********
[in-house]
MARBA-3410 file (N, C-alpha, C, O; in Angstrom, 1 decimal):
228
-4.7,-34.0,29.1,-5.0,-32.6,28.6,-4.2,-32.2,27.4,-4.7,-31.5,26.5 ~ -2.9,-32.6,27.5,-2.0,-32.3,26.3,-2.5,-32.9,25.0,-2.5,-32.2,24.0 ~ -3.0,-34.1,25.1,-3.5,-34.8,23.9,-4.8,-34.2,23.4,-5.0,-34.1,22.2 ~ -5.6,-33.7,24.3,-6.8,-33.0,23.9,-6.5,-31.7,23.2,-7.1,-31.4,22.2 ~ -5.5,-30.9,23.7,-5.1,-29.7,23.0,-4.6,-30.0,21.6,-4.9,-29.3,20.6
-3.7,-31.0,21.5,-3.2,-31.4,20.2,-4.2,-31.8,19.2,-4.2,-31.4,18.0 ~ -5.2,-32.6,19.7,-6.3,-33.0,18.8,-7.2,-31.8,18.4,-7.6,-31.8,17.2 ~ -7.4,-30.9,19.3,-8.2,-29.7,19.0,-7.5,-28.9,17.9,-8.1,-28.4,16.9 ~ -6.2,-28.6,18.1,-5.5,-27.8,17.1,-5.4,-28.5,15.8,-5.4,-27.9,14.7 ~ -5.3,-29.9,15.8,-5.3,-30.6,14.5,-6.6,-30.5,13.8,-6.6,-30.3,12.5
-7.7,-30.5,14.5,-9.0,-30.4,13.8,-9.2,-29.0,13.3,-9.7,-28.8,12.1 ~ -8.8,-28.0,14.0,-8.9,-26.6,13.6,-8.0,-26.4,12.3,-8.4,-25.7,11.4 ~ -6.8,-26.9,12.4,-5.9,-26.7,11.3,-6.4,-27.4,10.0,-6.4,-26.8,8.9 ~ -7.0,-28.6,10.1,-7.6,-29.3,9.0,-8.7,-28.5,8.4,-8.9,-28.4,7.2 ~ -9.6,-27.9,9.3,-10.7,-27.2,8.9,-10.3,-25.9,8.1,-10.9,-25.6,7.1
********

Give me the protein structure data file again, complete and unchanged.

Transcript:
[in-house]
MARBA-3410 file (N, C-alpha, C, O; in Angstrom, 1 decimal):
228
-4.7,-34.0,29.1,-5.0,-32.6,28.6,-4.2,-32.2,27.4,-4.7,-31.5,26.5 ~ -2.9,-32.6,27.5,-2.0,-32.3,26.3,-2.5,-32.9,25.0,-2.5,-32.2,24.0 ~ -3.0,-34.1,25.1,-3.5,-34.8,23.9,-4.8,-34.2,23.4,-5.0,-34.1,22.2 ~ -5.6,-33.7,24.3,-6.8,-33.0,23.9,-6.5,-31.7,23.2,-7.1,-31.4,22.2 ~ -5.5,-30.9,23.7,-5.1,-29.7,23.0,-4.6,-30.0,21.6,-4.9,-29.3,20.6
-3.7,-31.0,21.5,-3.2,-31.4,20.2,-4.2,-31.8,19.2,-4.2,-31.4,18.0 ~ -5.2,-32.6,19.7,-6.3,-33.0,18.8,-7.2,-31.8,18.4,-7.6,-31.8,17.2 ~ -7.4,-30.9,19.3,-8.2,-29.7,19.0,-7.5,-28.9,17.9,-8.1,-28.4,16.9 ~ -6.2,-28.6,18.1,-5.5,-27.8,17.1,-5.4,-28.5,15.8,-5.4,-27.9,14.7 ~ -5.3,-29.9,15.8,-5.3,-30.6,14.5,-6.6,-30.5,13.8,-6.6,-30.3,12.5
-7.7,-30.5,14.5,-9.0,-30.4,13.8,-9.2,-29.0,13.3,-9.7,-28.8,12.1 ~ -8.8,-28.0,14.0,-8.9,-26.6,13.6,-8.0,-26.4,12.3,-8.4,-25.7,11.4 ~ -6.8,-26.9,12.4,-5.9,-26.7,11.3,-6.4,-27.4,10.0,-6.4,-26.8,8.9 ~ -7.0,-28.6,10.1,-7.6,-29.3,9.0,-8.7,-28.5,8.4,-8.9,-28.4,7.2 ~ -9.6,-27.9,9.3,-10.7,-27.2,8.9,-10.3,-25.9,8.1,-10.9,-25.6,7.1